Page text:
It has been recognised for some time now that people working in the helping professions are almost inevitably affected by the work that they do. This is particularly the case for those whose job it is to hear stories of high distress, disadvantage and trauma. Over time, workers can find themselves responding in ways that are not helpful to themselves or their clients. This can look very different for different workers and different contexts, but commonly workers report either losing their compassion for clients, or getting over-involved and losing a sense of boundary between work and personal life. Practitioners can even develop some of the trauma symptoms that their clients are experiencing. However, it is not all bad news: apart from research about what tends to be called compassion fatigue and vicarious trauma, there has emerged more recently some evidence that there can be positive effects of the work as well. Practitioners report being inspired by their clients’ resilience, developing a new appreciation of what is available to them in their own lives, and having a refreshed belief in the work that they do. This has been referred to as ‘Compassion Satisfaction’. Further, it has become clearer that one can both enjoy and feel committed to their work at the same time as experiencing some negative impacts of the work. So that Compassion Fatigue and Compassion Satisfaction can co-exist.  This distinguishes it from the phenomenon of ‘Burnout’, which involves an experience of complete emptiness and exhaustion.

So how is it that some practitioners can work for years with highly distressed and traumatised clients and not show any apparent signs of compassion fatigue, while others of us find ourselves thinking about our clients over the weekends, dreading seeing particular clients, experiencing physical symptoms, having worrying work-related dreams, doing less of what is good for us, etc.? What leads to sustainability in our clinical work, and what is more likely to have us feel that we have reached our ‘use-by’ date?

The answer to this question is complex, involving a number of factors at various levels – personal, professional and organisational. In other words, our own personal resources, the client groups we work with and our professional practices, and resources available to us within the organisations we work for all contribute to the impacts, both positive and negative, of the work that we do. An important thing to remember is that this work can affect any one of us, from those new to the work to those who have been in it for years. It is not about weakness or being in the wrong job: it is about being human, and wanting to do more than it is often possible to do. One researcher, Charles Figley, refers to Compassion Fatigue as “the cost of caring”. Paradoxically, the very things that make us good at our jobs can also leave us vulnerable to being negatively impacted by the work.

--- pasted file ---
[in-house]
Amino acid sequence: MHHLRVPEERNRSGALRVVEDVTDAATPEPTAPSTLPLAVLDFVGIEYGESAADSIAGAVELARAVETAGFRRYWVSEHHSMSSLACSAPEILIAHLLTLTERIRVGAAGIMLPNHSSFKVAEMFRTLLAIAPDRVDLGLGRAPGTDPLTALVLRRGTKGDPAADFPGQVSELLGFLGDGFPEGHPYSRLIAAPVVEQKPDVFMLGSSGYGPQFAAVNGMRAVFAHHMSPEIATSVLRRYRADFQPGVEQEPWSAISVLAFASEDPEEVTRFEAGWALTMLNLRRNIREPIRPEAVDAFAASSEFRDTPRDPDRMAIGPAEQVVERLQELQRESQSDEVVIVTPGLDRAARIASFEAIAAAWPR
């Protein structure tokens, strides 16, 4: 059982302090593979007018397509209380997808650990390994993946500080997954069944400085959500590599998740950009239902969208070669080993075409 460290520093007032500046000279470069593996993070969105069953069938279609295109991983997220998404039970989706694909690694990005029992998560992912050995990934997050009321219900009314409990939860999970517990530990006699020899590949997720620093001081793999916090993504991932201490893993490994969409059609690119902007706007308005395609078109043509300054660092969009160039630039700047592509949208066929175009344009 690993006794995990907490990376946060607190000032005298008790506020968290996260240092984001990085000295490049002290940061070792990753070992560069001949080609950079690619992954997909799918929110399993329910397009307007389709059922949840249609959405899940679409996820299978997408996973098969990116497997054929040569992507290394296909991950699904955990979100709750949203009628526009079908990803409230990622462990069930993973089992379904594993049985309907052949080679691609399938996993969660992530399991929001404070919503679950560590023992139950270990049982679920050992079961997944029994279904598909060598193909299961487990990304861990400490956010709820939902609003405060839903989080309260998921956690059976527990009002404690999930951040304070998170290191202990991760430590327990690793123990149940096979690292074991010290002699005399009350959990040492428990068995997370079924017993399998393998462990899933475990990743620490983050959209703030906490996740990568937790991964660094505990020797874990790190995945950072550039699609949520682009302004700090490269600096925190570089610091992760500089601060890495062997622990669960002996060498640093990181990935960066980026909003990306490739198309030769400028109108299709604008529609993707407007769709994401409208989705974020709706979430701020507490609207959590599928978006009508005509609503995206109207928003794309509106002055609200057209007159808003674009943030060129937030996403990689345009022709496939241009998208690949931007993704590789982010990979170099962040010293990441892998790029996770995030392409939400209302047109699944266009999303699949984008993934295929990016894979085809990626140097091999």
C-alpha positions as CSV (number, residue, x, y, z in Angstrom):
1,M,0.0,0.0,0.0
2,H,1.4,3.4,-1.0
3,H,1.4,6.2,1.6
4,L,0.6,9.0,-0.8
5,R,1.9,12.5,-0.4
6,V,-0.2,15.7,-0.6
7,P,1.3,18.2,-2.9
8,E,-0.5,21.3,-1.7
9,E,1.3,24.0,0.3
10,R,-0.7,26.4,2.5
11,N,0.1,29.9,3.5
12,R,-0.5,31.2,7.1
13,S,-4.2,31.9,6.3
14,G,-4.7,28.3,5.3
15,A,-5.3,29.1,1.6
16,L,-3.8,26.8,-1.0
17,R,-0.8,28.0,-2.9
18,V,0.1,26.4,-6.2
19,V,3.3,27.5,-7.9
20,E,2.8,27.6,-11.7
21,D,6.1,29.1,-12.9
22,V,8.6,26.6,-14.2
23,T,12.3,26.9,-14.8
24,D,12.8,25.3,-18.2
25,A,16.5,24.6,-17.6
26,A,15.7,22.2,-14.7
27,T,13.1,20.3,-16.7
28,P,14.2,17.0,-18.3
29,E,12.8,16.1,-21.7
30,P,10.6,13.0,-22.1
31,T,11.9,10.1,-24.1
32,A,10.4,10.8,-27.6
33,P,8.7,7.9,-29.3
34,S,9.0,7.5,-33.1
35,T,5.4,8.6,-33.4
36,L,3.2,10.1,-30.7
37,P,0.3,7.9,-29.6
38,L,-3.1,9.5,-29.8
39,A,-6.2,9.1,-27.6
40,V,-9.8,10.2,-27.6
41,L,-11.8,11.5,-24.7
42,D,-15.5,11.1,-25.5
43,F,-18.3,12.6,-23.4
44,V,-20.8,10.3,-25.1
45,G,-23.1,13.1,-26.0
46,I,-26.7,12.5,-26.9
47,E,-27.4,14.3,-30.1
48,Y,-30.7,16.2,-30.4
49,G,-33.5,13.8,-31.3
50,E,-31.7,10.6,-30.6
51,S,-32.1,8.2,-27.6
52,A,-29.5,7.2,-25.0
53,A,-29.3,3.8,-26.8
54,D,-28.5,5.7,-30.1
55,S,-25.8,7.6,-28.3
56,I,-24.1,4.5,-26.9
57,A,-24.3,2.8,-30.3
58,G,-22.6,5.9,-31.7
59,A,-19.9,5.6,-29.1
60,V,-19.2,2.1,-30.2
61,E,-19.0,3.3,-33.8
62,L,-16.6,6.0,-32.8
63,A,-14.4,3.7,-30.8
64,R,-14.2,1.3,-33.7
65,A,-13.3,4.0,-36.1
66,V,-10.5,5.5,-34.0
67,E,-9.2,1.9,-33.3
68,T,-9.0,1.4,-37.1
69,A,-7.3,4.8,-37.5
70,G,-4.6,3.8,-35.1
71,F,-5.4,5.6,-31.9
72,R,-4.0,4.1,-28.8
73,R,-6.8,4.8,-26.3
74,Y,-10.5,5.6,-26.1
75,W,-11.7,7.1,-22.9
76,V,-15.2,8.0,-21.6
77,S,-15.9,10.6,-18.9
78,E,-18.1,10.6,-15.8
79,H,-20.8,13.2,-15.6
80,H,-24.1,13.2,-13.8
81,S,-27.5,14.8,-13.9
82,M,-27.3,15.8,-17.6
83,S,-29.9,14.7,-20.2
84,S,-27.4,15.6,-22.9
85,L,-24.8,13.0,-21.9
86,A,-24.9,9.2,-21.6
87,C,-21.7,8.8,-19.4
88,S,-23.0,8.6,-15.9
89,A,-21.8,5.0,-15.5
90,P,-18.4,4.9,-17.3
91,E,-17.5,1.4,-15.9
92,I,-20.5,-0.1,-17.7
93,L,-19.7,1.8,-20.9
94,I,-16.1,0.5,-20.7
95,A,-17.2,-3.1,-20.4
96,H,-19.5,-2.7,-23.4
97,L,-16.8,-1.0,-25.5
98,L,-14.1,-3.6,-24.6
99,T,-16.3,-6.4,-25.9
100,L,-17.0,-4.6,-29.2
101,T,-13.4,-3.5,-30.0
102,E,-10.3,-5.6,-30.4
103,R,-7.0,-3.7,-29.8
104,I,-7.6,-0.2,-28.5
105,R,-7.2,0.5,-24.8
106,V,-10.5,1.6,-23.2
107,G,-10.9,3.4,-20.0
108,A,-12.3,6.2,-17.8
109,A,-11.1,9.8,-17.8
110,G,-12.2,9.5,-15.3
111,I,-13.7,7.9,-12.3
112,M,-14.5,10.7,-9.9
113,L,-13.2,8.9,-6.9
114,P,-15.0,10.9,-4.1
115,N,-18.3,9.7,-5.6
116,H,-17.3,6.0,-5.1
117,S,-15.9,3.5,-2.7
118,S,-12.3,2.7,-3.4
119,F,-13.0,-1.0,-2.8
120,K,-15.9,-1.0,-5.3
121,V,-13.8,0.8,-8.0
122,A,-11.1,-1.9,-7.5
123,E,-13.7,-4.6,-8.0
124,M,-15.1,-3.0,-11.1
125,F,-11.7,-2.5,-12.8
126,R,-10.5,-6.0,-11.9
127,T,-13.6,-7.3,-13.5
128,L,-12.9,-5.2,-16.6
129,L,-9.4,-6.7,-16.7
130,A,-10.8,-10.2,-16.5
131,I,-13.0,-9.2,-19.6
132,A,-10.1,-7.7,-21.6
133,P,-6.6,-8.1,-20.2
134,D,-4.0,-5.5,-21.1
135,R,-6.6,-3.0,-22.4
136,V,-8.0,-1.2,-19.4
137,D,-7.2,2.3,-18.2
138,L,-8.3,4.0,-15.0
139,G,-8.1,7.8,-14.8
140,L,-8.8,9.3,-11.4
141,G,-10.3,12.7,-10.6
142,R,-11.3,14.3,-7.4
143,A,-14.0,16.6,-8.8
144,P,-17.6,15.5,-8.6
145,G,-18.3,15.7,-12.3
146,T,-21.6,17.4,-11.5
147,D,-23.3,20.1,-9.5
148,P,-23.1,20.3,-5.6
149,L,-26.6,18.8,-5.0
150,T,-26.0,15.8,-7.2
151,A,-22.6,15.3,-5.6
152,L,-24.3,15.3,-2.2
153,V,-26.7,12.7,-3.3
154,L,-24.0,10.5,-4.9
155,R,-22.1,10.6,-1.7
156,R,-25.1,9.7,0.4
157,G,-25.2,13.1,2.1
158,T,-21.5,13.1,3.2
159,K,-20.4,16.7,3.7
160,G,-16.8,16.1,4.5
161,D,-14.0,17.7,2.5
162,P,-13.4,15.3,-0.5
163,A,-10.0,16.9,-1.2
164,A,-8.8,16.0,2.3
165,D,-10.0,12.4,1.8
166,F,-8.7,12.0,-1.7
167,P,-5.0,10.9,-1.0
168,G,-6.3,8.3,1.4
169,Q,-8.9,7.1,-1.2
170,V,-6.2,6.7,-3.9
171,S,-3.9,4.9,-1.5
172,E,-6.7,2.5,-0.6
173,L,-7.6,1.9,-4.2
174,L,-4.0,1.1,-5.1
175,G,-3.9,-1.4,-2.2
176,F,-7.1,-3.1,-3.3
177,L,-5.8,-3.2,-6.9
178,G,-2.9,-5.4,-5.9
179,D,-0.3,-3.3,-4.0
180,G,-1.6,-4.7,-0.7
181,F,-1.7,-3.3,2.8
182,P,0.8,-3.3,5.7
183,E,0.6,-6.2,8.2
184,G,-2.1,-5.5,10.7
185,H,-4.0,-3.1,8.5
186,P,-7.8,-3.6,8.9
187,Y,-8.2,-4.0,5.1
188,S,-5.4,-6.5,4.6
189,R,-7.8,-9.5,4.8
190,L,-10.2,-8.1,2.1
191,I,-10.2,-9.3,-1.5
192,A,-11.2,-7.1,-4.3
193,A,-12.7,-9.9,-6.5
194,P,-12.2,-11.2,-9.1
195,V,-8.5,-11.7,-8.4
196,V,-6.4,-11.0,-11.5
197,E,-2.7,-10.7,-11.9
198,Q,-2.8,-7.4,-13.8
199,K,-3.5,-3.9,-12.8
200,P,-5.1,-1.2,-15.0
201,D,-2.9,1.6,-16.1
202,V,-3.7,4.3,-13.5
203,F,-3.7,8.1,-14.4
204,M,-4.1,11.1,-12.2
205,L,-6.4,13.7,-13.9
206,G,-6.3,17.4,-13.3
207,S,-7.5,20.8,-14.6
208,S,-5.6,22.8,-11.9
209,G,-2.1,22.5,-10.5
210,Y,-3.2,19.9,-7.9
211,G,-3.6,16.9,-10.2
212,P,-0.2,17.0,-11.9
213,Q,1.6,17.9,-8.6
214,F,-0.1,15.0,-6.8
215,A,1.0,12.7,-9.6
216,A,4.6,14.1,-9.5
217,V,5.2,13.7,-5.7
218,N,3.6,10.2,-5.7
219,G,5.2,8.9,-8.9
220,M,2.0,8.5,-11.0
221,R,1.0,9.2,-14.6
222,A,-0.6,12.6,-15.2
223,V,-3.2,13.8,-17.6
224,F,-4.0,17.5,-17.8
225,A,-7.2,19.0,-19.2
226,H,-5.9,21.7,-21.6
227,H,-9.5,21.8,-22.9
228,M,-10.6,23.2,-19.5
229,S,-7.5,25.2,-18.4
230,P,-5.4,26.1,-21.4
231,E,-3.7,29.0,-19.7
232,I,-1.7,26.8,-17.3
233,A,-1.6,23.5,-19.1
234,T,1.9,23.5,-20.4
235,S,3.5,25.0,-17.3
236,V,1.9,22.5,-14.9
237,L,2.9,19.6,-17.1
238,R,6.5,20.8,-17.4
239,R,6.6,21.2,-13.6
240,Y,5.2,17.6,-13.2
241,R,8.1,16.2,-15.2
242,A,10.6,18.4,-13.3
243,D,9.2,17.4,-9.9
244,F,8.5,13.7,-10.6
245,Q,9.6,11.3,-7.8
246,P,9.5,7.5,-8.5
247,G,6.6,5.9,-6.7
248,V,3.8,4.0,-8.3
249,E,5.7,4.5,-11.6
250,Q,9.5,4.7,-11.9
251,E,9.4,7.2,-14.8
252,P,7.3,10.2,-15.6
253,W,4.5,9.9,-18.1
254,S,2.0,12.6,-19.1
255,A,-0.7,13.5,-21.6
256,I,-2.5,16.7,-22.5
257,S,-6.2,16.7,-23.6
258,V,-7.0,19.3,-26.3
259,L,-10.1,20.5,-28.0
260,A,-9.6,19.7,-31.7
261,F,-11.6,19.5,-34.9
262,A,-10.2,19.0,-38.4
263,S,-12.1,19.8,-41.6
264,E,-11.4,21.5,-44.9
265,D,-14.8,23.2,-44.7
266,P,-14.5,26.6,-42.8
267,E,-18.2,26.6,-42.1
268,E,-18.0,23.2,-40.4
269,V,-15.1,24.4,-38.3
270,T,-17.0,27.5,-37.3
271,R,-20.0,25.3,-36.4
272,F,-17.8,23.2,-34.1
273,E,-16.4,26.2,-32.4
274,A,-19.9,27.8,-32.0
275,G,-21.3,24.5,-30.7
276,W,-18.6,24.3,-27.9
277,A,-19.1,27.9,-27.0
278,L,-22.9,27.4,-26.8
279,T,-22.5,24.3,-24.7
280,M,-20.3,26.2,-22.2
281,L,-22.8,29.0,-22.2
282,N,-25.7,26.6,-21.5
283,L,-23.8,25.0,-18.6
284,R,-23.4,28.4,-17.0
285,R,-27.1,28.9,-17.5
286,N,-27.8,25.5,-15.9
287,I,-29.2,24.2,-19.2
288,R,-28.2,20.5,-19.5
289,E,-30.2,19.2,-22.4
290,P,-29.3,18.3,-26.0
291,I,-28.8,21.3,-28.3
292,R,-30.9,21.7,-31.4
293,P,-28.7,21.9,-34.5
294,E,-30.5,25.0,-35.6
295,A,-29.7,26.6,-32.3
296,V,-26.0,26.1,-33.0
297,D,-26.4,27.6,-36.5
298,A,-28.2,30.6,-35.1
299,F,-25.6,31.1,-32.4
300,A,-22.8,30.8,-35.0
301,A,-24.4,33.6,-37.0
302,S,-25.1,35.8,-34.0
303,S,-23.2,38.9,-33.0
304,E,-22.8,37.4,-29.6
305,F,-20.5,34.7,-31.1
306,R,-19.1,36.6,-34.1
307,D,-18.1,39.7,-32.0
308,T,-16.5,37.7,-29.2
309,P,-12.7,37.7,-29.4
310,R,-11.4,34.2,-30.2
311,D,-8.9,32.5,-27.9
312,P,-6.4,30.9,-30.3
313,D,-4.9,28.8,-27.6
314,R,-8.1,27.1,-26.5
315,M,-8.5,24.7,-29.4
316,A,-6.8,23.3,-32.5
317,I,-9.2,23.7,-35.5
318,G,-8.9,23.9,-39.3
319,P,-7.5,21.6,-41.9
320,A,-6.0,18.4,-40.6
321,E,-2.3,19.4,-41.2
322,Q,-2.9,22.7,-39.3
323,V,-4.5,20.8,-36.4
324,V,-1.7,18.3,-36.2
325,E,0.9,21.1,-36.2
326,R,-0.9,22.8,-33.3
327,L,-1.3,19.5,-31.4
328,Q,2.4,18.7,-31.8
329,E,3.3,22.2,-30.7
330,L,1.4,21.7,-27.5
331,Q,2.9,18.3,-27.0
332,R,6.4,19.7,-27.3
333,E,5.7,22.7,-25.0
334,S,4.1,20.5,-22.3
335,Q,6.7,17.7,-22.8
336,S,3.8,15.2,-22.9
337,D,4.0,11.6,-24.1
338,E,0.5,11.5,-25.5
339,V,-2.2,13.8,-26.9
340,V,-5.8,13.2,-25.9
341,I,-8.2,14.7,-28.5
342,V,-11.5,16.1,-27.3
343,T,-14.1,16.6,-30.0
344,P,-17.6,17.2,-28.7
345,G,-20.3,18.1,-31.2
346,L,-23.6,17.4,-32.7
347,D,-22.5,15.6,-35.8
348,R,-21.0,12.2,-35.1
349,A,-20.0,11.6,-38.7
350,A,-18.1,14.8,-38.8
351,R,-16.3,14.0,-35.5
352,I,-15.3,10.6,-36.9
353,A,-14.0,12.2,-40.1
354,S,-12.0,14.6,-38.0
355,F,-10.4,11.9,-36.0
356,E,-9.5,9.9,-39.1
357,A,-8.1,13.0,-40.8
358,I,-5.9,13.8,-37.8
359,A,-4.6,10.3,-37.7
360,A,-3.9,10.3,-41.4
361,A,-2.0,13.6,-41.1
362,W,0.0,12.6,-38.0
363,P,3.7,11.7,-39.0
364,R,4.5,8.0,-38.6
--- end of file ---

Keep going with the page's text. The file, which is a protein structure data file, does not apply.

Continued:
How does worker self-care fit into this picture?

This is one very active contribution that practitioners can make to their own professional life, in such a way that they experience not just ‘surviving’ but ‘thriving’ in the work over time. Self-care is much more than that general plan we all have in our heads about what we need to do in the future to feel better, less exhausted, less stressed at work (which usually involves New Year-type resolutions like drinking less, exercising more, getting to bed earlier, spending more time with the family…..). It involves a review of our relationship to every aspect of our working life, as well as the balance between this and our personal life.

There are some things in our work that we have no control over, but in the sections that follow, we will look at some things that are possible to do to enhance your sustainability and optimise the resources that you bring to your work (which has to be better both for you and for your clients!)

Firstly, some definitions

Compassion Fatigue - Charles Figley used this term to describe the natural array of experiences that can arise from this type of work.  Also known as Secondary Traumatic Stress, compassion fatigue is a natural response to being a caring, empathic worker and is likely to be experienced to varying degrees by most of us at some stage in our careers.  Compassion Fatigue can affect almost every aspect of your well-being: there can be

  • Nervous system arousal
  • Sleep disturbance
  • An increase in emotionality
  • A decrease in cognitive functioning
  • Behavioural and judgment impairment
  • A decreased sense of trust, and a loss of hope
  • Spiritual and social impacts (for example, isolation and loss of morale)

Vicarious Traumatisation – has been defined as “the transformation that occurs in the inner experience of the therapist (or worker) that comes about as a result of empathic engagement with clients’ trauma material” (Pearlman and Saakvitne, 1995). That is, when another person experiences symptoms of traumatic stress as if the trauma was their own. For example, workers who bear witness to their clients’ stories of trauma may experience nightmares, intrusive images, or obsessive thoughts, or disruption to previously held assumptions and beliefs about the world.

Compassion fatigue tends to have a more gradual onset, or builds over time, whereas Vicarious Traumatisation is usually are more rapid onset in response to a particular event.

Burnout - this has three dimensions: emotional exhaustion, depersonalisation (a negative attitude toward clients, a personal detachment, or loss of ideals) and reduced personal accomplishment and commitment to the profession (Maslach, 1993).  Workers experiencing burnout usually describe themselves as “having nothing left”, “empty”, or “completely exhausted.” Burnout can affect workers in many areas, not just in the helping professions.

From this point, we will use the term Compassion Fatigue to summarise the normal, negative effects that our work can have on us.